Australia could soon get its own ‘dormitory towns’ thanks to fast rail
July 14, 20168:13pm
AUSTRALIA may soon get its own “dormitory towns” with the unveiling of an ambitious $200 billion plan for a high speed rail network between Melbourne and Sydney.
The private company Consolidated Land and Rail Australia (CLARA) Pty Ltd says it can deliver the rail project by building eight new cities and using value capture to pay for it.
The rail line won’t cost taxpayers anything and the project will also deliver cities where homes are affordable and where people can still travel to a capital city in less time than a morning commute.
In a promotional video released today, the new cities are being pitched as places where “data is open, energy is renewable, water is valued, homes are affordable and people can live within 10 minutes of all they need”.
Even more alluring is the promise for “cities built to unlock all human potential”, where people can travel to a capital city in less time than a morning commute.
It almost sounds too good to be true and as Dr Michael de Percy of the University of Canberra has noted, “the devil is in the detail”.
Image from CLARA’s proposal for high speed rail and eight new cities.
Image from CLARA’s proposal for high speed rail and eight new cities.Source:YouTube
While details are still scarce, Dr de Percy has welcomed the new plan, describing it as a very modern approach towards delivering infrastructure.
“I believe it could be a way to take advantage of (Australia’s) natural advantages such as using our space to relieve population growth and things like gridlock,” he said.
The project uses value capture to help fund the new fast rail network, which can involve taxes or levies being placed on land or houses that benefit from the project. Dr de Percy said this means those who actually benefit from an increase in land values that building public transport generally delivers, actually pay for it.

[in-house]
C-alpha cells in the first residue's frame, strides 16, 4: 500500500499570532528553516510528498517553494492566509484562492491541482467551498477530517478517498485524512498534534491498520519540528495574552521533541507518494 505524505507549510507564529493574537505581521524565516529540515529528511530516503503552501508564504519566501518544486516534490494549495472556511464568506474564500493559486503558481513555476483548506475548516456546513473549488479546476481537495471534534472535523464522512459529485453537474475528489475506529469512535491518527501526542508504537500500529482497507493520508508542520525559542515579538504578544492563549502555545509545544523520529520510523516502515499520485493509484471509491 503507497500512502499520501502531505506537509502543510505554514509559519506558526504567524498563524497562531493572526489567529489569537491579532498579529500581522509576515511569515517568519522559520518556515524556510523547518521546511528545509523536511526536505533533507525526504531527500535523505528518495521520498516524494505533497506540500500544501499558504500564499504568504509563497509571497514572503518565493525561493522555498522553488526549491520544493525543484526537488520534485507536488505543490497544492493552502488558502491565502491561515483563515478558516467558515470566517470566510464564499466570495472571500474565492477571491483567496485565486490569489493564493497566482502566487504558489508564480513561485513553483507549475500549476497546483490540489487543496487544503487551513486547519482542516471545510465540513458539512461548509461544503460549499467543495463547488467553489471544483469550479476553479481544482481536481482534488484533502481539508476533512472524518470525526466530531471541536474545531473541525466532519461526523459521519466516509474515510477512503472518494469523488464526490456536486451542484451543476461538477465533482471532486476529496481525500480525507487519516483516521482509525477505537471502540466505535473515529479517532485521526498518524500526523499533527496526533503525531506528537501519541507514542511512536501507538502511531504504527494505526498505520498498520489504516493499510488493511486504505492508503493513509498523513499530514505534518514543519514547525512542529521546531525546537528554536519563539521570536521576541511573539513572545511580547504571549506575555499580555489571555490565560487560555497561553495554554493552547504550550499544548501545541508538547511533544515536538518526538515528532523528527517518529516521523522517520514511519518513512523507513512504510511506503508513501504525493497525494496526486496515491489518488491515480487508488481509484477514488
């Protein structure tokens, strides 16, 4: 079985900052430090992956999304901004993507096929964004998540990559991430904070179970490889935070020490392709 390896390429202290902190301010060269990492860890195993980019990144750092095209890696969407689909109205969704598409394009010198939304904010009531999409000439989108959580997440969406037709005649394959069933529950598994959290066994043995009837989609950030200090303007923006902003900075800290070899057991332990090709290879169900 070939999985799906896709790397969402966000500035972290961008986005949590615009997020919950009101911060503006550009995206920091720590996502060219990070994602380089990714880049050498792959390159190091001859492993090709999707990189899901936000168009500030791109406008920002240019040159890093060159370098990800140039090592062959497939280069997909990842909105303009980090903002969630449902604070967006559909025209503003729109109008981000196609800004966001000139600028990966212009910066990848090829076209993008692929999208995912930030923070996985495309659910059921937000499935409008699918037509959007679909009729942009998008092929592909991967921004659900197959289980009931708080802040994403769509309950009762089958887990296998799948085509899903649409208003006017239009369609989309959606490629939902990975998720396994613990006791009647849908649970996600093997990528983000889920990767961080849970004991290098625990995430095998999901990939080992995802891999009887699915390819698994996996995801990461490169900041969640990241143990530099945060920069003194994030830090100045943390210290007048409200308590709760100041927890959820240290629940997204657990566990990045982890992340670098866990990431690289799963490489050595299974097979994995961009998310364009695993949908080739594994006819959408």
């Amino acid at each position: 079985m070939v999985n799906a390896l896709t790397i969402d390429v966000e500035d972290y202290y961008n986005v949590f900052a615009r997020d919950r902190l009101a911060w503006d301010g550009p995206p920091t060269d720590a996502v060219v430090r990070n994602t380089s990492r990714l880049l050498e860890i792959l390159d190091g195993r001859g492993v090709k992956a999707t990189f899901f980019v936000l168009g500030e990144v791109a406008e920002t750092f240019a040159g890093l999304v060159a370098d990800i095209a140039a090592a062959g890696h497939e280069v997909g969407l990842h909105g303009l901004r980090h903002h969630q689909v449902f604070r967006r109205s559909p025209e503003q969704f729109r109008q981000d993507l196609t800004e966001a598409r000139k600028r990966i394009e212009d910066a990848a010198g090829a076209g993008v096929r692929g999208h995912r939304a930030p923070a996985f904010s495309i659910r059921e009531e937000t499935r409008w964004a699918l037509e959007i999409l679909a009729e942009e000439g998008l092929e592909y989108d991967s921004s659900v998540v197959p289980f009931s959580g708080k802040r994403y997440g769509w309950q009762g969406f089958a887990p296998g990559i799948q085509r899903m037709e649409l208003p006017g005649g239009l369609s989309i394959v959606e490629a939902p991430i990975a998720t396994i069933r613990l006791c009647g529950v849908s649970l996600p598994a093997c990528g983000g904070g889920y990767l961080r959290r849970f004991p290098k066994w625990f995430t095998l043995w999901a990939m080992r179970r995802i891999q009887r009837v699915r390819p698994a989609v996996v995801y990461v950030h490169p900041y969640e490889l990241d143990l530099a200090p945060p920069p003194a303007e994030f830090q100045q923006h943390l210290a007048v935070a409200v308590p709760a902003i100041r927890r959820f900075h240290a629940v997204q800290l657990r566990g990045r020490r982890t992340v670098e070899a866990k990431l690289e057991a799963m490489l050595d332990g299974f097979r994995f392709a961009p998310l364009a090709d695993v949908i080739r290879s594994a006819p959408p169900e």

In this case, CLARA has already secured land deals for regional hubs that will be set up close to existing towns. If all goes to plan, construction could start within five years.
Because the plan involves building new cities rather than using existing cities as hubs, Dr de Percy said this would overcome one of the major roadblocks to delivering new infrastructure.
“When it comes to infrastructure there are always winners and losers,” he said.
Often those who lose out are existing businesses or homes impacted by the rail link either during construction or once it’s finished.
Compensating these people can be extremely complicated but building a new city means there won’t be as many people negatively impacted by the development.
It also makes the project’s potential clear from the start.
“Right from the beginning the value capture is clear to investors, rather than the project interfering with existing conditions and having to compensate people if they lose out.”
That does not mean there aren’t other problems the developers would have to wrestle with.
Great for commuters, but the hubs have also been criticised as soulless.
Great for commuters, but the hubs have also been criticised as soulless.Source:YouTube
The plan may leave residents in existing towns upset at missing out.
“They may wonder ‘why aren’t we getting it?’, ‘why is it going to nobody?’.”
Making the cities attractive to residents would be another hurdle.
“Certainly you would have to make it attractive to people to want to live there in the first place,” Dr de Percy said.
“People want to own their own home but it’s increasingly difficult to do so in cities so one would hope a new regional centre would allow traditional modes of living that just don’t exist, and you would hope it would be more affordable too.”
Commuter towns, also called “dormitory villages”, “bedroom communities” or “bed towns” already exist in the US, UK and Japan.
But one risk is they become soulless suburban hubs that can seem empty.
Basildon, located just half an hour from London, was originally envisioned as a futuristic city. But its concrete buildings have since become dated, leaving some to comment on its lack of character.
“Some of the best intentions in planning have proven to be plain wrong,” Dr de Percy said.
“Most people know of places that are not functioning well because of poor planning,” he said.
One of the more infamous examples in Australia was the Waterloo housing estate in Sydney that became known as the “suicide towers”.
“I think the planning would be very important in terms of enabling growth without just repeating urban sprawl we’ve experienced,” Dr de Percy said of the new project.
“Starting from scratch gives you the best opportunity of getting it right.”
Dr de Percy said delivering a fast rail line and eight new cities would require many different experts.
“We need strong leadership to make such a plan work, and commitment of course.”
Well, is this finally it? The value capture part is pretty interesting. Potentially revolutionary. So long as it’s done right going all out with sustainability principles and sensible design it could be the biggest and best thing to happen to the south east of the continent.